Some of the apostles get special attention in the gospels, and some get no story at all (we’re looking at you, Simon the Zealot). But a few of the twelve fall somewhere in the middle—Philip is a good example of an apostle that doesn’t get much face time, but still pipes up here and there.
I’ve always liked Philip. He comes across as a pragmatic guy who isn’t always counting on a miracle from Jesus for things to work out (Jn 6:5–7). Plus, he’s that kind of guy who asks the dumb questions so the rest of the class doesn’t have to (Jn 14:8–11).
The apostle Philip: the infographic
Quick facts about the apostle Philip
- Philip knows the Old Testament. When Jesus calls Philip, he tells his friend Nathaniel that he has found “Him of whom Moses in the Law and also the Prophets wrote” (Jn 1:38–41). When Philip mentions “the Law,” he refers to the first five books of your Bible: Genesis, Exodus, Leviticus, Numbers, and Deuteronomy. The “prophets” refers to a good chunk of the rest of the Old Testament.
- Philip brings others to Jesus. Like the apostle Andrew, when Philip meets Jesus, he immediately tells someone else about the Lord. We see Philip bringing his friend Nathaniel (which may be another name for the apostle Bartholomew) to Jesus in the first chapter of John’s Gospel, and later on he and Andrew bring some God-fearing Greeks to Jesus, too.
- Philip seems to be a pragmatist. Remember that time Jesus fed 5,000 men (and a lot more women and kids) with just five loaves and two fish? Before He did that, He tested Philip’s faith and asked him how they might feed the multitude. Philip’s response: “200 days’ wages couldn’t buy these people so much as a snack!”
- Philip must be an approachable guy. Some non-Jews were celebrating the Passover and wanted to meet Jesus. Of all the disciples, they approach Philip first. It could be because Philip is a Greek name (it means “lover of horses”). It could be because Philip’s hometown had a lot of Greek residents. Whatever the reason, they felt comfortable approaching Philip.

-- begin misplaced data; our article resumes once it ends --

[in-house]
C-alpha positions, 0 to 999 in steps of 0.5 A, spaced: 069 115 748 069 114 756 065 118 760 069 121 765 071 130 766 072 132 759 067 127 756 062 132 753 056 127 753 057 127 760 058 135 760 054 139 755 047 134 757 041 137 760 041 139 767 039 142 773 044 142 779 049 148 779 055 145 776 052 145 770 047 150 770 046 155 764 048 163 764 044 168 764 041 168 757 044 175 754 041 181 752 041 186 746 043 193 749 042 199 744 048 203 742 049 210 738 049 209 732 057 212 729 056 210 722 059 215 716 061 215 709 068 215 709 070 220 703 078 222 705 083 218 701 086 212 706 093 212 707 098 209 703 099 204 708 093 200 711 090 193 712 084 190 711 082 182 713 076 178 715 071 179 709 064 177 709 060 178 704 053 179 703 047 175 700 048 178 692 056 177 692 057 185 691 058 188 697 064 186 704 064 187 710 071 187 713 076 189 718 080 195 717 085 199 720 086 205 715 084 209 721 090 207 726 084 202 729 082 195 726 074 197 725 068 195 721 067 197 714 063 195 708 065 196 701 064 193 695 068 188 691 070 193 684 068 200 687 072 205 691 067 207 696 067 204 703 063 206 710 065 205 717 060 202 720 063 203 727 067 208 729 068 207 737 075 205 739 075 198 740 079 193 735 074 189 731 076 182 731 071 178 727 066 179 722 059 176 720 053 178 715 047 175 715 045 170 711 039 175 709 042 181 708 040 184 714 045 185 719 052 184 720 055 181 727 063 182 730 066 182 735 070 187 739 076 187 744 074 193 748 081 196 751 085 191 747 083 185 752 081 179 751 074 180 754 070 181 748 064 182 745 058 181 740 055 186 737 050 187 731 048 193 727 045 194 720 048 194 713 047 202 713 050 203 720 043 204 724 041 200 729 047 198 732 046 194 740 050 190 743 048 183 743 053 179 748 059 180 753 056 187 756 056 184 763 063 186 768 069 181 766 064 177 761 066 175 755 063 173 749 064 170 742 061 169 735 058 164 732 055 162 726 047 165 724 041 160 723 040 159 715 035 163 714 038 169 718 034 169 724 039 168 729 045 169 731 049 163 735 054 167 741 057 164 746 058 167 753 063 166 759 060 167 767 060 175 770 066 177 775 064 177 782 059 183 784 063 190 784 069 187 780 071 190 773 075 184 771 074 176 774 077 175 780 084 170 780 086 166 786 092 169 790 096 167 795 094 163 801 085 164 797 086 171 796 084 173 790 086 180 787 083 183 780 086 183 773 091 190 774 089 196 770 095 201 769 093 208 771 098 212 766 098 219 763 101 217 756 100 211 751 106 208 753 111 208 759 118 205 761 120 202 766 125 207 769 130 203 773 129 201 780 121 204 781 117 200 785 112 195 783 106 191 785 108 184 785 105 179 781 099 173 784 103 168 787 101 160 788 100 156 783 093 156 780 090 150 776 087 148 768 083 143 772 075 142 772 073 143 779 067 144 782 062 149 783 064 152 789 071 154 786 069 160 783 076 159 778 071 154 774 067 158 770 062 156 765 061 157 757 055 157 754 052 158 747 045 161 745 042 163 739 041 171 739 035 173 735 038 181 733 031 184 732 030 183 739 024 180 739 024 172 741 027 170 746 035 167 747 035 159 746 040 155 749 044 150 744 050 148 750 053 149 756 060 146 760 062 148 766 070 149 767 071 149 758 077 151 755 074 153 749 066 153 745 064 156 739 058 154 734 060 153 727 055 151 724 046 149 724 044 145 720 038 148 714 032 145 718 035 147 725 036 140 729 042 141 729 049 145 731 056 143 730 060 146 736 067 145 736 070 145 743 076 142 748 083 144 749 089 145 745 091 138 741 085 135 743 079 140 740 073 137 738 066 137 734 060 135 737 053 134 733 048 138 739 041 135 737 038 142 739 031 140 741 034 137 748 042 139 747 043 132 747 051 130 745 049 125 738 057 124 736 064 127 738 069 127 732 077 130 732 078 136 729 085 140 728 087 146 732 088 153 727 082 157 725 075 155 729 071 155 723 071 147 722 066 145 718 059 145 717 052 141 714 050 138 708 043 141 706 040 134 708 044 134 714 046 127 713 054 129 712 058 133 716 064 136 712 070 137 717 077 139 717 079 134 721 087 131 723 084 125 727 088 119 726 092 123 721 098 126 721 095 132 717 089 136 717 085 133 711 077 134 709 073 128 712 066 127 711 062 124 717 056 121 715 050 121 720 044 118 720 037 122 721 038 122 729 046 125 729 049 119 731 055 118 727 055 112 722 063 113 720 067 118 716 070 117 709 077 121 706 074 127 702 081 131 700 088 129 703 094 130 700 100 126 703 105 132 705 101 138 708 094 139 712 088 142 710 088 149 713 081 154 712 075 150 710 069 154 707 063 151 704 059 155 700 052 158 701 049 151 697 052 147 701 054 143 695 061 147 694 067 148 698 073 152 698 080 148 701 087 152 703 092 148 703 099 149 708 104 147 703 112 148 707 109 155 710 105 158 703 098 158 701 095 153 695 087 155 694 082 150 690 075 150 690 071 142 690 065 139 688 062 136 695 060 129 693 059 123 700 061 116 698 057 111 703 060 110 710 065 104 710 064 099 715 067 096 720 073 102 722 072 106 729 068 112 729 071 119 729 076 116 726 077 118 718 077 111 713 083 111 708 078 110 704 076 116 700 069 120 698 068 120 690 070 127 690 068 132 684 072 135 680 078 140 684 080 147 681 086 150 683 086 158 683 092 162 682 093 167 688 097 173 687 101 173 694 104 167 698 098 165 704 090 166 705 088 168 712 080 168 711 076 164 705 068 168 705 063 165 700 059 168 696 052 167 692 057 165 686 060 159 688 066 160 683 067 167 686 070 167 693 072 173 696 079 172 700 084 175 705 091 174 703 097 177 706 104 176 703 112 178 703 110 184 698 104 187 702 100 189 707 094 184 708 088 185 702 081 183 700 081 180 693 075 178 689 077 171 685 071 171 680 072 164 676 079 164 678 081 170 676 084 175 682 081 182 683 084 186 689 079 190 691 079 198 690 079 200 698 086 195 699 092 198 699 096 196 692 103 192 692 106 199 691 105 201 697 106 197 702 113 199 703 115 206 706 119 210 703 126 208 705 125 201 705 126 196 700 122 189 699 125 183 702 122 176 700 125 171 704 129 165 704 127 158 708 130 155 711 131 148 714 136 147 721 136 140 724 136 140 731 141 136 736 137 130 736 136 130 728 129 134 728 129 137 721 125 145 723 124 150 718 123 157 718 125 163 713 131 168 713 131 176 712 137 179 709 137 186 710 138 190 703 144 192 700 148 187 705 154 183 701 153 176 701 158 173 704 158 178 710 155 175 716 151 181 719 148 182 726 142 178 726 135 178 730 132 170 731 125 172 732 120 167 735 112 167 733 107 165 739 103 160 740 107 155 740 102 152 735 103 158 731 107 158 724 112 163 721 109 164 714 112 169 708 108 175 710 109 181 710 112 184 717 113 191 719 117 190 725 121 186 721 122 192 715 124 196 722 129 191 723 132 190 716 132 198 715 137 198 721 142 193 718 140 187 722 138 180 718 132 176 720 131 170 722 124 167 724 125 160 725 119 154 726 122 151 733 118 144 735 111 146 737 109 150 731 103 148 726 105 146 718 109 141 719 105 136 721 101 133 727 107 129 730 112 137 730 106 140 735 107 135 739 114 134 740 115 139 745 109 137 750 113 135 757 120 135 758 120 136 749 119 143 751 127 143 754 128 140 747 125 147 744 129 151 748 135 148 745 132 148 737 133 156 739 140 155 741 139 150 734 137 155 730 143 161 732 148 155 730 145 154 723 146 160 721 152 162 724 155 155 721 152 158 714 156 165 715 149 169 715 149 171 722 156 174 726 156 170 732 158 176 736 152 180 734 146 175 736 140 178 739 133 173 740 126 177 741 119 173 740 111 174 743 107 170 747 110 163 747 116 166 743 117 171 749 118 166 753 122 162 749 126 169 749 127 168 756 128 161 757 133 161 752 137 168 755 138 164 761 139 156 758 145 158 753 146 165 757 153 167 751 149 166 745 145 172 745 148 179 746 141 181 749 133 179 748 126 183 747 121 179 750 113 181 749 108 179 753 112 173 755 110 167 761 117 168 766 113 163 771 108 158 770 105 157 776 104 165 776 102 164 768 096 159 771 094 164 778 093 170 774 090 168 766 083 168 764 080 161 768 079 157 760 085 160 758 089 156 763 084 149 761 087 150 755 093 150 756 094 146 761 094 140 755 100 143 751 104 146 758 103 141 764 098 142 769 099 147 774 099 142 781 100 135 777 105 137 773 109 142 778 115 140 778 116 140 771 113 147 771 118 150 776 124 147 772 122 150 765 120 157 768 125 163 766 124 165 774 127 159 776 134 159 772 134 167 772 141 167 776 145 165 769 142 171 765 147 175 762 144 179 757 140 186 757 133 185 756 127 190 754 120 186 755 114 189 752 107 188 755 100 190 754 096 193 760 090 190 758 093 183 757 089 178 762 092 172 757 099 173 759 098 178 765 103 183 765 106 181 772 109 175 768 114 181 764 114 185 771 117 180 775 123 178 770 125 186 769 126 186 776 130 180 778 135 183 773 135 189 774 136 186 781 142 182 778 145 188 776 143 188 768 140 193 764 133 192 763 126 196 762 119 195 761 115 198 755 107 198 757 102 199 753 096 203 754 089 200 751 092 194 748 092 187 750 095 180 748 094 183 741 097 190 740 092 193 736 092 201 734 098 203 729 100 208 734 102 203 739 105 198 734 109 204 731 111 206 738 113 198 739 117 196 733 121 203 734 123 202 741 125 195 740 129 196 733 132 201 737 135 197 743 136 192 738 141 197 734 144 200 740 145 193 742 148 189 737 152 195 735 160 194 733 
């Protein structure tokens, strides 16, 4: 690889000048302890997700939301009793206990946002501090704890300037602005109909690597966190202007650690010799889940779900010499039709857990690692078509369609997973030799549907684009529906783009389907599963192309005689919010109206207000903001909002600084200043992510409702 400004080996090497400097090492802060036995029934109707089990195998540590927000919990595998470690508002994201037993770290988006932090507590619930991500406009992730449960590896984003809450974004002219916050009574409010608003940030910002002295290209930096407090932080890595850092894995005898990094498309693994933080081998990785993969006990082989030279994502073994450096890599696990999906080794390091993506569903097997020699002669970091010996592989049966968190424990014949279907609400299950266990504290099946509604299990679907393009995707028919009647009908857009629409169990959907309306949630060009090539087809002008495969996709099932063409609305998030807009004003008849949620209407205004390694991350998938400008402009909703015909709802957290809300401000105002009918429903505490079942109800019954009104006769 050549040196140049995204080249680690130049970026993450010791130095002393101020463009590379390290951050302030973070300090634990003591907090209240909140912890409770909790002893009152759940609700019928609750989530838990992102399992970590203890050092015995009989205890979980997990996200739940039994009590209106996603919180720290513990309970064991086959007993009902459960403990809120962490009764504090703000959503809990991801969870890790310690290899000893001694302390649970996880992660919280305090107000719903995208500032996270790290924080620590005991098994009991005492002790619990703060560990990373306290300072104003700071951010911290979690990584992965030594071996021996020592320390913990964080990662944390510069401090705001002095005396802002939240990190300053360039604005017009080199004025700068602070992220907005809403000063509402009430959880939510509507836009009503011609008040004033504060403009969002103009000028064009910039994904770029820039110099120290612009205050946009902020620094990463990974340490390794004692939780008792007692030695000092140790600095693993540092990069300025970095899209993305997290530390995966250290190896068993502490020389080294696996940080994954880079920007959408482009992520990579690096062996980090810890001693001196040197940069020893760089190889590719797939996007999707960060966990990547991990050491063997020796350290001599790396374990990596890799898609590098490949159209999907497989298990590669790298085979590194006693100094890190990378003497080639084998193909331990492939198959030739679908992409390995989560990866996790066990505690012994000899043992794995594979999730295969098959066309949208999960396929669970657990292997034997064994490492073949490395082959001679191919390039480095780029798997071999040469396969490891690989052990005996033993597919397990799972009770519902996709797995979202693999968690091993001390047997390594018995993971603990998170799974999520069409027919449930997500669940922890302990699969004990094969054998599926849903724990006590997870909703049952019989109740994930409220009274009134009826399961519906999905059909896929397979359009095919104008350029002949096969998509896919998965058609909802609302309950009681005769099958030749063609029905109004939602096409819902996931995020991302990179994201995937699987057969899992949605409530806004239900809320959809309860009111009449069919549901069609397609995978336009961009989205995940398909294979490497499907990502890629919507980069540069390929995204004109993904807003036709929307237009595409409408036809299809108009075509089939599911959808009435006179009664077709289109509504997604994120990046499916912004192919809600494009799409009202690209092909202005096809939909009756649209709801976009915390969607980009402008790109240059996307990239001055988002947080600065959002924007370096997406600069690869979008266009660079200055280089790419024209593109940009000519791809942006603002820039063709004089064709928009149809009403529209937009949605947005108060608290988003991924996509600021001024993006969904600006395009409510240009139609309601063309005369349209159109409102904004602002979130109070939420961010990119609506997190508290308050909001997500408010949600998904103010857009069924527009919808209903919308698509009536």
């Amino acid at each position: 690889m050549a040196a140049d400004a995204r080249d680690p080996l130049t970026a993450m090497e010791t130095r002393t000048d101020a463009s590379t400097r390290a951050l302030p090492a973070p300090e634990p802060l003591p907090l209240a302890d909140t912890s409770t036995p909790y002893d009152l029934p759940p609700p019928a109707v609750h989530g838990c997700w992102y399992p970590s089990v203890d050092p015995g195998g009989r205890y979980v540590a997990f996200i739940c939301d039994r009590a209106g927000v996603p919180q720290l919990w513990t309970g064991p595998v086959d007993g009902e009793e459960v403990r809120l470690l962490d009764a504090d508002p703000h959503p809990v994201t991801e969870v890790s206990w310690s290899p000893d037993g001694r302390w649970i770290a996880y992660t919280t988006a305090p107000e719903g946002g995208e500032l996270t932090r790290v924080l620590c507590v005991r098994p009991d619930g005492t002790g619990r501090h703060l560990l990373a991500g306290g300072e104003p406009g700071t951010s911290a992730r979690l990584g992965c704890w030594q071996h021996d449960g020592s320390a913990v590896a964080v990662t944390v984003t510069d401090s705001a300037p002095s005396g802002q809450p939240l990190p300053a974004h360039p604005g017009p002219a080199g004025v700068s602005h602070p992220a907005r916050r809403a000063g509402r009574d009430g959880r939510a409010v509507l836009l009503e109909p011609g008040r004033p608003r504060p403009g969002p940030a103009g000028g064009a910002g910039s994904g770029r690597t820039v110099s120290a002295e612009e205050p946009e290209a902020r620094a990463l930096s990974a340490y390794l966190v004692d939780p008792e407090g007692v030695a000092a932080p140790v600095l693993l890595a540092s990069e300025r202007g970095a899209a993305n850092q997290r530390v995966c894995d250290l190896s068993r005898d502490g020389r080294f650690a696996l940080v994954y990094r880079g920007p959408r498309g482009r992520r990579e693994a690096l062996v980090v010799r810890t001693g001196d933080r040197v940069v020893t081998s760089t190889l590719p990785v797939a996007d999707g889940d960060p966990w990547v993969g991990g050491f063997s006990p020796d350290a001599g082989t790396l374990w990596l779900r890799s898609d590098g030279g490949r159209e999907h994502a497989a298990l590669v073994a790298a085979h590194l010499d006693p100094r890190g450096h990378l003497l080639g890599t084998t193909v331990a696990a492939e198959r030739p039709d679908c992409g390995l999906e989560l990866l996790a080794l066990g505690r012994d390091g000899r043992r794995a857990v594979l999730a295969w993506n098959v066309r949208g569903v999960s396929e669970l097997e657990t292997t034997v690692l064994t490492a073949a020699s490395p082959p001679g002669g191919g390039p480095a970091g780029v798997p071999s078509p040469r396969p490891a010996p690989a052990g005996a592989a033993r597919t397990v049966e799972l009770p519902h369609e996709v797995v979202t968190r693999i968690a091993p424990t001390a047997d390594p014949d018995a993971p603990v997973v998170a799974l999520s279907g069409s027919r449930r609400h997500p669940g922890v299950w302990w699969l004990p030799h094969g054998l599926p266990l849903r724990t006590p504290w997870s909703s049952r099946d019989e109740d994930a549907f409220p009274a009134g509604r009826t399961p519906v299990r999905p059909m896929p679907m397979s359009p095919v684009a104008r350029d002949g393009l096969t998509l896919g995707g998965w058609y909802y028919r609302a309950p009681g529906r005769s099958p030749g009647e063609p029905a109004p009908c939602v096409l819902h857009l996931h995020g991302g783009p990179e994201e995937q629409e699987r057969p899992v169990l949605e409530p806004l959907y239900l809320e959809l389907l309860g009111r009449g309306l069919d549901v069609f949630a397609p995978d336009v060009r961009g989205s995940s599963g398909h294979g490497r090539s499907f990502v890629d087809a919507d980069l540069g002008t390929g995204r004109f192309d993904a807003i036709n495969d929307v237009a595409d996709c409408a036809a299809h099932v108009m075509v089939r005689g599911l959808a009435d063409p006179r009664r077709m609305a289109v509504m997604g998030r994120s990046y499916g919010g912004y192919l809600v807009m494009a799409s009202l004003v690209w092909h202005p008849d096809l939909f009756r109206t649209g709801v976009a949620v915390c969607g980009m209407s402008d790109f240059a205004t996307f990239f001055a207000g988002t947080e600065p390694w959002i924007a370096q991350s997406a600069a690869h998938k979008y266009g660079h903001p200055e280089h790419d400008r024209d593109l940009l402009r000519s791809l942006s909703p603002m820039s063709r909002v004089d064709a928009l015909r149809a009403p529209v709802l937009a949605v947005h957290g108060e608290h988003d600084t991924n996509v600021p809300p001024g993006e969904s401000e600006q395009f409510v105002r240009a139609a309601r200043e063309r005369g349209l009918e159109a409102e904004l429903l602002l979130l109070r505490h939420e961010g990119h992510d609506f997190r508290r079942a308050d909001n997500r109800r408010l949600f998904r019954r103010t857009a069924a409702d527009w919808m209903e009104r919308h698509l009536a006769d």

- Philip asks Jesus to show them the Father, which doesn’t make him look too good. Jesus asks him, “Have I been so long with you, and yet you have not come to know Me, Philip? He who has seen Me has seen the Father” (Jn 14:8–9).But you kind of have to thank Philip. He asked, and we’ve benefited from the answer for about 2,000 years.
- Philip only speaks in the Gospel of John. Matthew, Mark, and Luke all list him as one of the twelve, but like Thomas and Judas/Thaddeus, his only speaking roles are in the last gospel.
- Philip’s name is coupled with Bartholomew and Thomas in some of the lists of the twelve: it’s possible that he worked closely with these two (Mt 10:3; Lk 6:14; Ac 1:13).
- Philip is from Bethsaida, Peter and Andrew’s hometown (Jn 1:44).
- Philip’s tomb was reportedly found in Hierapolis, where tradition says Philip was martyred.
Meet the rest of the apostles
You can learn more about Philip and the rest of the apostles in our complete guide. Don’t miss it!